This will all depend on what cameras you prefer to work with and their availability in your region, but if your market is already flooded with the camera you are interested in, you may be able to find really good deals on rentals.
In addition to local rental houses or owners, there are also several online rental suppliers. We’ve discussed some of these before, and they can be a great resource for getting extraordinarily good deals on.
Reasons to Purchase Your Film Gear
Buying your gear, even if it can be financially risky, has its own advantages.
The first big advantage is that purchasing gear can be an investment. While renting is essentially giving money to someone else with no return (other than what the project makes).
On the other hand, purchasing your own camera means you will never have to rent that camera again, and if you’re on a project where another production company is paying for the camera rental, then you get that money. Your day rate can easily double if you’re bringing a camera to your projects. In this way, a camera can be a major cost upfront, but because of the potential return on that purchase over time, it will hopefully turn into a lucrative investment.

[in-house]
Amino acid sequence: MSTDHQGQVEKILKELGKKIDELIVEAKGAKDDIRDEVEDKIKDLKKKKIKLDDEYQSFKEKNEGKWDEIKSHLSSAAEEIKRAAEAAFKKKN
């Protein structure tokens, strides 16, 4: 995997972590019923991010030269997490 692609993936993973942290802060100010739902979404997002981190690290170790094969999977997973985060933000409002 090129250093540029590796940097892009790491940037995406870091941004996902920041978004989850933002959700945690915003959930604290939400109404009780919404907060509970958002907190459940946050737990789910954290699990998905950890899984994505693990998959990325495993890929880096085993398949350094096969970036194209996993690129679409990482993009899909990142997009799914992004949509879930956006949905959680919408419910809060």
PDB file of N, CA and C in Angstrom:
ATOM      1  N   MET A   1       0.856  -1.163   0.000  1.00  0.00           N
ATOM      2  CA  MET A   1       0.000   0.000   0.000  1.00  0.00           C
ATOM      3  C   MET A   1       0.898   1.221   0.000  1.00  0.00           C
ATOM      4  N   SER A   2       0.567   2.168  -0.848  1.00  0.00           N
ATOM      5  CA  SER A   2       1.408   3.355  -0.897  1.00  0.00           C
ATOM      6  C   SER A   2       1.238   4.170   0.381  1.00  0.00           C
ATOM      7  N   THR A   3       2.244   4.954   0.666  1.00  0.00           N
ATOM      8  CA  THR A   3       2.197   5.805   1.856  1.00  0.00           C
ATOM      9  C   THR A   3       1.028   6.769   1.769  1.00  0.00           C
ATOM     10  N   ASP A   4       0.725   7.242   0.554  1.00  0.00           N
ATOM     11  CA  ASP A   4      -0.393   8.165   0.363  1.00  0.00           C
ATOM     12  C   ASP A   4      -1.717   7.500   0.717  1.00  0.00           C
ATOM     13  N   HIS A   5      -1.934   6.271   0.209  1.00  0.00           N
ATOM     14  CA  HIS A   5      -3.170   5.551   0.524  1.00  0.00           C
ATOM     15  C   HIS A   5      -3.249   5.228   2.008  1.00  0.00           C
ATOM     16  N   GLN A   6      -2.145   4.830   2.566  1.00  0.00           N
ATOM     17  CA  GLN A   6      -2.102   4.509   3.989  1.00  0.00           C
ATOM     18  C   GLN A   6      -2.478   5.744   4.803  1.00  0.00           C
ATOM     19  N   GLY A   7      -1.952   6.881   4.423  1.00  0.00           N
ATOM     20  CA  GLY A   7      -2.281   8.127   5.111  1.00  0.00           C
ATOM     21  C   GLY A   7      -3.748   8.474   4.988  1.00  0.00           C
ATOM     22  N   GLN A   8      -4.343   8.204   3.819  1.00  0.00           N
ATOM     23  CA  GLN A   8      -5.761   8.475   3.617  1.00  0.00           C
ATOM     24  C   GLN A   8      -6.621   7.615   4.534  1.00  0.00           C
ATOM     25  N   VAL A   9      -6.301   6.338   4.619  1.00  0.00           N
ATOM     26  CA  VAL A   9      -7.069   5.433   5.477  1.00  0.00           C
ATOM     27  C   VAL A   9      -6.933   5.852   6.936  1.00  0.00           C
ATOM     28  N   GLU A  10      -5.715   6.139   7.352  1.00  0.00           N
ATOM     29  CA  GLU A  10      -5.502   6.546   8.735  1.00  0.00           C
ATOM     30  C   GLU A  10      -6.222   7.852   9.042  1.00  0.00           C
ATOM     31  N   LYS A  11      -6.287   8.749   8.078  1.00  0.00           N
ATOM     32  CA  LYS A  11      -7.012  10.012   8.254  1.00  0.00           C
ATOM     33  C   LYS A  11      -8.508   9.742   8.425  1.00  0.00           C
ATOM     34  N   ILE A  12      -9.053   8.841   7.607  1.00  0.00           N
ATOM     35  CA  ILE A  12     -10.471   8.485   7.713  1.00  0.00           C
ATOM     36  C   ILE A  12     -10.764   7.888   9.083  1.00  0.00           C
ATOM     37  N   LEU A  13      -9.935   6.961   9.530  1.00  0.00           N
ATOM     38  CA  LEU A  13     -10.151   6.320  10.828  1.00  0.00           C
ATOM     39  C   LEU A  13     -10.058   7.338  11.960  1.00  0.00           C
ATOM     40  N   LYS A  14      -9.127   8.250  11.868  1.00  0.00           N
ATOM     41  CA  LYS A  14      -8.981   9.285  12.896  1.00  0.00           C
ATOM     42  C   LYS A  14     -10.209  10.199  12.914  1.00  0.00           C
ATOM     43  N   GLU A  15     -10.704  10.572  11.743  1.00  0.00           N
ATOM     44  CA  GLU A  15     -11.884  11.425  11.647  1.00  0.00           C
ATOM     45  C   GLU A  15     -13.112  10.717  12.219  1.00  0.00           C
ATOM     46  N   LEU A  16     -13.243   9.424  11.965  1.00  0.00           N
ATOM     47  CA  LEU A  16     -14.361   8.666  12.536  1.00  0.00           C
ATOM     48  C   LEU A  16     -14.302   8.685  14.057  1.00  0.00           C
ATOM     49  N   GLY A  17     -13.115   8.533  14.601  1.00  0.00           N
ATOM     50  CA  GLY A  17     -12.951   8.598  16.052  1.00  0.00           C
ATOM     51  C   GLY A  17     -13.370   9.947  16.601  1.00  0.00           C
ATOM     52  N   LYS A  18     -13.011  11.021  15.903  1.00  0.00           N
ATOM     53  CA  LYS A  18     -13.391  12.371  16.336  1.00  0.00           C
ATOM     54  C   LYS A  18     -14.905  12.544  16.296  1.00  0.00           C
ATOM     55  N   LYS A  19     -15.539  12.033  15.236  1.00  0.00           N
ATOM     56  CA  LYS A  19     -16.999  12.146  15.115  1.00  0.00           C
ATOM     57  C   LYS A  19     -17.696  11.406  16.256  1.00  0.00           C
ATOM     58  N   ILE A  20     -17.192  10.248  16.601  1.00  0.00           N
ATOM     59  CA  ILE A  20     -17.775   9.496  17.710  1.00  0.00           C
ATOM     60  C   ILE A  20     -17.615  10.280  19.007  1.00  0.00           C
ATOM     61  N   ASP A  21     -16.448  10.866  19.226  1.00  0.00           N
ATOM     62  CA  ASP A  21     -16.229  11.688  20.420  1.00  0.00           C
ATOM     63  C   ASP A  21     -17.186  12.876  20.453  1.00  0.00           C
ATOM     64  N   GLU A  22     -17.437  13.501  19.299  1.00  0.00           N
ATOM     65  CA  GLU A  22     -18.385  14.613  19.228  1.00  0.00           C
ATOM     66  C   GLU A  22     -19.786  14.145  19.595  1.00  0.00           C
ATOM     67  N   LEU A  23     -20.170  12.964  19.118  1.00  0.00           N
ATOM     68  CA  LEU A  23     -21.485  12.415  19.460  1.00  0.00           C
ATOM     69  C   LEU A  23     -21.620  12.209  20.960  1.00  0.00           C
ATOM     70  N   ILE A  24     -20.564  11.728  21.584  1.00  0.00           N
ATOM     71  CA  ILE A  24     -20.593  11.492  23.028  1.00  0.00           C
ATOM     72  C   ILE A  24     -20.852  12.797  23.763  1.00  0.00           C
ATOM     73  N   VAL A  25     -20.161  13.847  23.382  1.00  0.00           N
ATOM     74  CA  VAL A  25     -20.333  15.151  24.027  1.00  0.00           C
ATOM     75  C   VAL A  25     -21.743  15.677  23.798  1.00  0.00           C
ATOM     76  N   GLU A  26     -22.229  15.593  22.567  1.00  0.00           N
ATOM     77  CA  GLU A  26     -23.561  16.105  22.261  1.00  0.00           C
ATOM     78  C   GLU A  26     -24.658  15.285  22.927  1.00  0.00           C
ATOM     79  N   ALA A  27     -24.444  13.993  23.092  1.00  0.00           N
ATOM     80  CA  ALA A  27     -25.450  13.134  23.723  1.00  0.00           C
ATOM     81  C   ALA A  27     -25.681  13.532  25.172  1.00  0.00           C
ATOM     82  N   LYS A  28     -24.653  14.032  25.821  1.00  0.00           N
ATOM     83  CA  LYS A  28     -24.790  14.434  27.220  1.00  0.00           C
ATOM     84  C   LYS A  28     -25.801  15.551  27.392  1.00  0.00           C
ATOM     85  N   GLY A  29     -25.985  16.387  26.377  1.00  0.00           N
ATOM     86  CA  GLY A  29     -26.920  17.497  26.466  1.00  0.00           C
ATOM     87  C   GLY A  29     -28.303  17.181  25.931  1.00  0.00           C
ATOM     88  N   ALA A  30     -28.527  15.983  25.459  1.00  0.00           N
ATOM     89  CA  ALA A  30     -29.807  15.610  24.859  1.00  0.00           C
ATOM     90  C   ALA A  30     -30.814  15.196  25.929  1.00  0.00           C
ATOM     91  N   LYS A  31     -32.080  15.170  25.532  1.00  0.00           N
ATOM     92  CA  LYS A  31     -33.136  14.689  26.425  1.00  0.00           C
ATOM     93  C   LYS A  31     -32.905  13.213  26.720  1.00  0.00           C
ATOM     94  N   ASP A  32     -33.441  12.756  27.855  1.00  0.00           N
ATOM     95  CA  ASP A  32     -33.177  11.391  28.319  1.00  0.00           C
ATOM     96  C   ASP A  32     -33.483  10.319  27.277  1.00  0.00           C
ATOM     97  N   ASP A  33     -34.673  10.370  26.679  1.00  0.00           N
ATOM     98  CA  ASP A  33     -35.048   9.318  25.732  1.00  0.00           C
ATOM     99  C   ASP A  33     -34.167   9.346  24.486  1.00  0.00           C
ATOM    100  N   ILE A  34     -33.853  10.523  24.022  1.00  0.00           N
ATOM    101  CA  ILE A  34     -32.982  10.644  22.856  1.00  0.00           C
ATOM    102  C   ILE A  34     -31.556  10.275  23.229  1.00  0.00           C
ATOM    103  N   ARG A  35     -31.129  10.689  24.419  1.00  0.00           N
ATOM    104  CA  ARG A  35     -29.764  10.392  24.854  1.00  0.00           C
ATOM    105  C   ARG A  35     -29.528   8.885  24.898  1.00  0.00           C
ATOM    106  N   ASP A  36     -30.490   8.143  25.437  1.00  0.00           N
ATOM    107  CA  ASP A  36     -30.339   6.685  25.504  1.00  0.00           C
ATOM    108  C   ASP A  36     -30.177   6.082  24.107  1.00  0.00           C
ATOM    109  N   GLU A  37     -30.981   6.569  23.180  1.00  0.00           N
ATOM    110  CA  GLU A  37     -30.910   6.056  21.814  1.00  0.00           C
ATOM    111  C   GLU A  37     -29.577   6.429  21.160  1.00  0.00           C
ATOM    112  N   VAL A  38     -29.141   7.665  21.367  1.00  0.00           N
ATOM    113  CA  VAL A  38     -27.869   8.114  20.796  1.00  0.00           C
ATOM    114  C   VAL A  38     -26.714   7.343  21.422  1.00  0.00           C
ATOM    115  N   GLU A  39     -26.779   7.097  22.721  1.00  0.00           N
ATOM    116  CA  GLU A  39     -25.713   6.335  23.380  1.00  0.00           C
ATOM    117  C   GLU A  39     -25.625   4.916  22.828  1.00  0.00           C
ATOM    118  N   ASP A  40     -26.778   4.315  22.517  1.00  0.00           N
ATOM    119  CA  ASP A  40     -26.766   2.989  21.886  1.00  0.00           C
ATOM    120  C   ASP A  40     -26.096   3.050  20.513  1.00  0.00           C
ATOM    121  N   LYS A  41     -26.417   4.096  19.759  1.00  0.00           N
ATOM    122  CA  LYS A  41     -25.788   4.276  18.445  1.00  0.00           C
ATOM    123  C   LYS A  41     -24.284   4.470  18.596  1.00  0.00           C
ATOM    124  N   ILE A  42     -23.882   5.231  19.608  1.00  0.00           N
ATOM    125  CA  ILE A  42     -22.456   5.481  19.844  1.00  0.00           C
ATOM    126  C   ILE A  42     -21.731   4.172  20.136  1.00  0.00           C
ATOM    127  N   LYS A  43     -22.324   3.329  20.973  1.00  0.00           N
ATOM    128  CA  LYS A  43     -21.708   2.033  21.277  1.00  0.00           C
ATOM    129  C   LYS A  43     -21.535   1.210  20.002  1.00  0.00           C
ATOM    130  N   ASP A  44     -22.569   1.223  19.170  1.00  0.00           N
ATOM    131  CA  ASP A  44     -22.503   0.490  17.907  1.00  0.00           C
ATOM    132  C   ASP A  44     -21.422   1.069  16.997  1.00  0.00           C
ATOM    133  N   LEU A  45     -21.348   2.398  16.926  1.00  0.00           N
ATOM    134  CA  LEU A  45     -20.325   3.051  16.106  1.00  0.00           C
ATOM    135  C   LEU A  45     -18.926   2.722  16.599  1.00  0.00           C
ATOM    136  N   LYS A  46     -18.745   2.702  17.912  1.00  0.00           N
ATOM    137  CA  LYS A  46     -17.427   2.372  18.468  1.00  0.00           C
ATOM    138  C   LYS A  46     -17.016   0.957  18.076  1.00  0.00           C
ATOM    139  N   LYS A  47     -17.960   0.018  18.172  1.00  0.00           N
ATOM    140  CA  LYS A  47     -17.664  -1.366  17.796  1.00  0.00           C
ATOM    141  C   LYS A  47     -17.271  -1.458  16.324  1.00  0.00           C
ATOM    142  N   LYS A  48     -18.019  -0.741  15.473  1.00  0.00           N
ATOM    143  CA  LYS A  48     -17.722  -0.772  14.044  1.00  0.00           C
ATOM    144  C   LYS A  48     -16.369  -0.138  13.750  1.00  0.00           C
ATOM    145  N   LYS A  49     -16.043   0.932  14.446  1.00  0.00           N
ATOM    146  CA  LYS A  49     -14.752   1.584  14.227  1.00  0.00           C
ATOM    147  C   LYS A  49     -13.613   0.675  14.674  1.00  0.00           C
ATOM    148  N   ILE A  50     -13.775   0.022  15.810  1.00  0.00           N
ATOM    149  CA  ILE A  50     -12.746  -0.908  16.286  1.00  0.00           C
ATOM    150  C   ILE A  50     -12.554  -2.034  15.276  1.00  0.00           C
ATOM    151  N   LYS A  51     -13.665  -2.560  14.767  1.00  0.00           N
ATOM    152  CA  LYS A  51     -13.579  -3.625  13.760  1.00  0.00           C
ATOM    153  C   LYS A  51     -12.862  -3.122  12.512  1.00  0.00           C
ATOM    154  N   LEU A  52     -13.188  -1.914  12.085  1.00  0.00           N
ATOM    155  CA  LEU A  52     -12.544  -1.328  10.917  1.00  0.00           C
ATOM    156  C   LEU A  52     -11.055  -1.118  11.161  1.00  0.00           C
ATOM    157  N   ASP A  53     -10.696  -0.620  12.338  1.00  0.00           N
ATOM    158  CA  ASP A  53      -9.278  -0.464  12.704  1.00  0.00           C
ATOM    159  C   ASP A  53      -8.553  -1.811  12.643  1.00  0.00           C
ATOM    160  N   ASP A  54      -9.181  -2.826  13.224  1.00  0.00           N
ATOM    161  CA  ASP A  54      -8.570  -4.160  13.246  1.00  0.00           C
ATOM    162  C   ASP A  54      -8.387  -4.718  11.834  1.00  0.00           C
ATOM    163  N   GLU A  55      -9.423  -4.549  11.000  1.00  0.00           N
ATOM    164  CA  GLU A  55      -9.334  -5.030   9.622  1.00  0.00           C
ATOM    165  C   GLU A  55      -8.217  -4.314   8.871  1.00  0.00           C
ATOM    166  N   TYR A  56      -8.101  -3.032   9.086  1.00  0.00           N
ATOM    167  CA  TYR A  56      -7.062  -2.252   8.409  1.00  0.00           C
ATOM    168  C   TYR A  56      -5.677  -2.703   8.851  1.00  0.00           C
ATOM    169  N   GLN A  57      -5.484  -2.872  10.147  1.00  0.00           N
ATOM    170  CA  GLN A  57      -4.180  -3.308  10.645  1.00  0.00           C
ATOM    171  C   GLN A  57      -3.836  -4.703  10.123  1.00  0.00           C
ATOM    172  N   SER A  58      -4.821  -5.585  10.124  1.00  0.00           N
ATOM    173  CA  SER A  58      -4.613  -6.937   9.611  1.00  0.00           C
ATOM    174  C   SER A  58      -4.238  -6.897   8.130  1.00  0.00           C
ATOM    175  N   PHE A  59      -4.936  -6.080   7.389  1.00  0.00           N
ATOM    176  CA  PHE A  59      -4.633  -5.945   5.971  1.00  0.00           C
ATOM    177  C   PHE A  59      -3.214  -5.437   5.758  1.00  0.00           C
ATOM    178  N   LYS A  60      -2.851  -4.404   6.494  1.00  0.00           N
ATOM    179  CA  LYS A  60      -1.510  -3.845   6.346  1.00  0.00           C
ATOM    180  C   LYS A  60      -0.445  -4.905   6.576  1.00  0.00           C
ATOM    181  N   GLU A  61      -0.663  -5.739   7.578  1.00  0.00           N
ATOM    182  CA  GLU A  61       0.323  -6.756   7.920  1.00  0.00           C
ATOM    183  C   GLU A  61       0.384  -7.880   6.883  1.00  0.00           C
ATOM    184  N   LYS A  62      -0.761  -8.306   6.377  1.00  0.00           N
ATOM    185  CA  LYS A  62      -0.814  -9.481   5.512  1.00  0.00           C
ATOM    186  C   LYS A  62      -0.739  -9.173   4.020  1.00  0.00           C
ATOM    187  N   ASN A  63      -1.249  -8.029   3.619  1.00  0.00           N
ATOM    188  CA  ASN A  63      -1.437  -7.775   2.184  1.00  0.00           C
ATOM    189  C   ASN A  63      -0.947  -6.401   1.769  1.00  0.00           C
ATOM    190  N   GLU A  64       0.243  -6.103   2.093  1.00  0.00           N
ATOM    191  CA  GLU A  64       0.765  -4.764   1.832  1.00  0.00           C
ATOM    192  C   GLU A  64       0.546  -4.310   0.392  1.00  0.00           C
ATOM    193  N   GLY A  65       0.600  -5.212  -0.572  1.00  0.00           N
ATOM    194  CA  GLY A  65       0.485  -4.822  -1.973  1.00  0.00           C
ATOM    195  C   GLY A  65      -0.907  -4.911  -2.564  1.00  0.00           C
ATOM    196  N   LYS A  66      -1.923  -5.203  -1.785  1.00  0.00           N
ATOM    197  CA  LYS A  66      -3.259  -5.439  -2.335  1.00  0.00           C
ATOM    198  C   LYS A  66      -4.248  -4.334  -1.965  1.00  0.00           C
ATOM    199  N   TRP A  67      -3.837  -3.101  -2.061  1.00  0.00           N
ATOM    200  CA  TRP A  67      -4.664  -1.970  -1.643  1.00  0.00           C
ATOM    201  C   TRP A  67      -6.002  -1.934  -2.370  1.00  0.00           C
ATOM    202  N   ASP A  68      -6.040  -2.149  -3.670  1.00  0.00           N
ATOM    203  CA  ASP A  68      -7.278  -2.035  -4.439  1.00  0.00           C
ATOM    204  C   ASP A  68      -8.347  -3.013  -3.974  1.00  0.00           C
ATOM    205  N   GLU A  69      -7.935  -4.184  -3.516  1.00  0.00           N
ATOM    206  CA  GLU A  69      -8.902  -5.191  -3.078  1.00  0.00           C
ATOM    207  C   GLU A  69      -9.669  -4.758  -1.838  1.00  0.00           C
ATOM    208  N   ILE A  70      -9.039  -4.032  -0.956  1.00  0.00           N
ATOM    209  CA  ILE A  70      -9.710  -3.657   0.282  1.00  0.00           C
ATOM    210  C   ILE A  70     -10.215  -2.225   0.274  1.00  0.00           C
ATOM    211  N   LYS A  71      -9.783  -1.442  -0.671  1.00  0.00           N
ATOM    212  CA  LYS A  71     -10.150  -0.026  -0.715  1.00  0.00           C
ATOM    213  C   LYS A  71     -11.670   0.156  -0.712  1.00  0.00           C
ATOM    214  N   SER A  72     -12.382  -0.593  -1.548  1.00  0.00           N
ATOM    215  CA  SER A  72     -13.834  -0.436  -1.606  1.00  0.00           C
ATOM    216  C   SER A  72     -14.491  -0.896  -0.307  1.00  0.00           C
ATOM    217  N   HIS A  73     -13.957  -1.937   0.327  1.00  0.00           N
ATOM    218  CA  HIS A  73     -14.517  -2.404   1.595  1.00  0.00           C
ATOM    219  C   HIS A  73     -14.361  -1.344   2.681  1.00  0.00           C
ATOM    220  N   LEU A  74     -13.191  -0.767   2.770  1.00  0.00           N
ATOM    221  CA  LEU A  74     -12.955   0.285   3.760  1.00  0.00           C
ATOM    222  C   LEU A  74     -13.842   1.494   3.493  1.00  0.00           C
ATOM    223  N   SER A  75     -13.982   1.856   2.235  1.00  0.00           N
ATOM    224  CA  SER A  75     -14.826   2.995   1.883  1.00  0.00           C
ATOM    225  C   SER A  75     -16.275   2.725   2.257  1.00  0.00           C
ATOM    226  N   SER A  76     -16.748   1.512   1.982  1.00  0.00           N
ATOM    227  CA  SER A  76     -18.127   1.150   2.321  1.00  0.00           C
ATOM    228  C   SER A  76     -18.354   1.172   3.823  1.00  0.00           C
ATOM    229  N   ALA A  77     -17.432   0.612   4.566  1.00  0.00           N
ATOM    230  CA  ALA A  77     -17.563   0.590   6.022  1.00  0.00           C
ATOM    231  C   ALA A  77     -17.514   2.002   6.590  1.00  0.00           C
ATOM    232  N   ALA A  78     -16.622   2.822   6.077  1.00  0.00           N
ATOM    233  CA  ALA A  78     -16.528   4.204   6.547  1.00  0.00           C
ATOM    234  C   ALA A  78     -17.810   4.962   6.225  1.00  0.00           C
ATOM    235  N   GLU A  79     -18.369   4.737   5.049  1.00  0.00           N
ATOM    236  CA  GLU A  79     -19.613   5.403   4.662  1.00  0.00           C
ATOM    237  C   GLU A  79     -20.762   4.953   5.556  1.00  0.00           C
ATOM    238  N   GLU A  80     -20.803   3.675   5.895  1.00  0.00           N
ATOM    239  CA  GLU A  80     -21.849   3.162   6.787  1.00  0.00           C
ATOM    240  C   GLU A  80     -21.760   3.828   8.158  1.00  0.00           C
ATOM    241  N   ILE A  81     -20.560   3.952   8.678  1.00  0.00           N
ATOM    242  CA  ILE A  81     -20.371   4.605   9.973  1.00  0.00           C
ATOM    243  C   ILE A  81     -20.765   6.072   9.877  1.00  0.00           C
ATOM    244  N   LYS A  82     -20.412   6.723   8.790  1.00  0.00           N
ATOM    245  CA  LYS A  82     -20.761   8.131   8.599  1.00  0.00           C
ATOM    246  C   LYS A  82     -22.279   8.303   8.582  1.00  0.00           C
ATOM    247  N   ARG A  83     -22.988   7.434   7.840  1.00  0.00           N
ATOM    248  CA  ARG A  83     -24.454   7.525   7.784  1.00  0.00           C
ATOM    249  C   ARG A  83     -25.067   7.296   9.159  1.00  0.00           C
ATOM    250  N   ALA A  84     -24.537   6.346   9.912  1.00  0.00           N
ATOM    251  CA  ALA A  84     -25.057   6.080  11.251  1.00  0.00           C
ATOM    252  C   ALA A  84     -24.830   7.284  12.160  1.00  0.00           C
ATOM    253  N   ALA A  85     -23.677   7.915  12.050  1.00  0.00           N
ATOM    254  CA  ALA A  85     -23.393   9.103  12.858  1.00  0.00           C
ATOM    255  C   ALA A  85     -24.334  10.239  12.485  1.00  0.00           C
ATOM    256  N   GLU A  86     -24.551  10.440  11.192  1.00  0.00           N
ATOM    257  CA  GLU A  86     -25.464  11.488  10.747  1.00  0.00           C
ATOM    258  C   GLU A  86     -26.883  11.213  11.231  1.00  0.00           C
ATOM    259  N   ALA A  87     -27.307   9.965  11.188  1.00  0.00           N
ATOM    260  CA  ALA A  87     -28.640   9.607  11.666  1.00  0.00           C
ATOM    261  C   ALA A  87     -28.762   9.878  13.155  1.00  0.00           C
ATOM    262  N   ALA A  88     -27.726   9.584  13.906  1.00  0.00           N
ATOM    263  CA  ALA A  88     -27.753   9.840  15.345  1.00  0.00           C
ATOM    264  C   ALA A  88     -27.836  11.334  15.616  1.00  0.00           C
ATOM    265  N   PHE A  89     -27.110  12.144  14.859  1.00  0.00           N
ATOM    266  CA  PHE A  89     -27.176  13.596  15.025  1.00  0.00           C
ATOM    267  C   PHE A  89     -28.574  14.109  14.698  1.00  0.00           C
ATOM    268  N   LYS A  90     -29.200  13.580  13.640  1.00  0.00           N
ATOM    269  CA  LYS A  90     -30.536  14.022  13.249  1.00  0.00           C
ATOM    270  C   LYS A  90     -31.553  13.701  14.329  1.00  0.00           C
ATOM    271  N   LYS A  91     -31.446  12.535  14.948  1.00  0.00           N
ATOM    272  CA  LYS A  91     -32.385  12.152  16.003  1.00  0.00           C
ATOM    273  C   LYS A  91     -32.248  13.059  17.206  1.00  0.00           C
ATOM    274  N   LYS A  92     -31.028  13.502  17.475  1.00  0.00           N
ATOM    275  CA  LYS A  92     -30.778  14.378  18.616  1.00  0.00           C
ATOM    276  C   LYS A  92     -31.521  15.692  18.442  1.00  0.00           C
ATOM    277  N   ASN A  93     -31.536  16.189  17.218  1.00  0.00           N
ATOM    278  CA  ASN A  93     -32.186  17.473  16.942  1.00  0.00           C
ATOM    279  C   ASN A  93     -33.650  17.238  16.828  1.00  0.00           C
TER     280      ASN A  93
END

It should be noted that this is more likely to be true if you can match the work you typically do to the camera system you purchase. If you are continually doing music videos that demand 4K high-speed material, then purchasing a Canon C300 Mark II would not be a wise choice. On the other hand, if you’re constantly doing run-and-gun documentaries, then the Canon may be the perfect choice for you.
Whatever you do, it is not typically the best idea to purchase a camera based on work that you hope to be doing in the future. This is a very speculative kind of investment, and in many cases simply owning the camera does not get you any closer to your goal and may even set you back a few steps because of the financial burden it presents.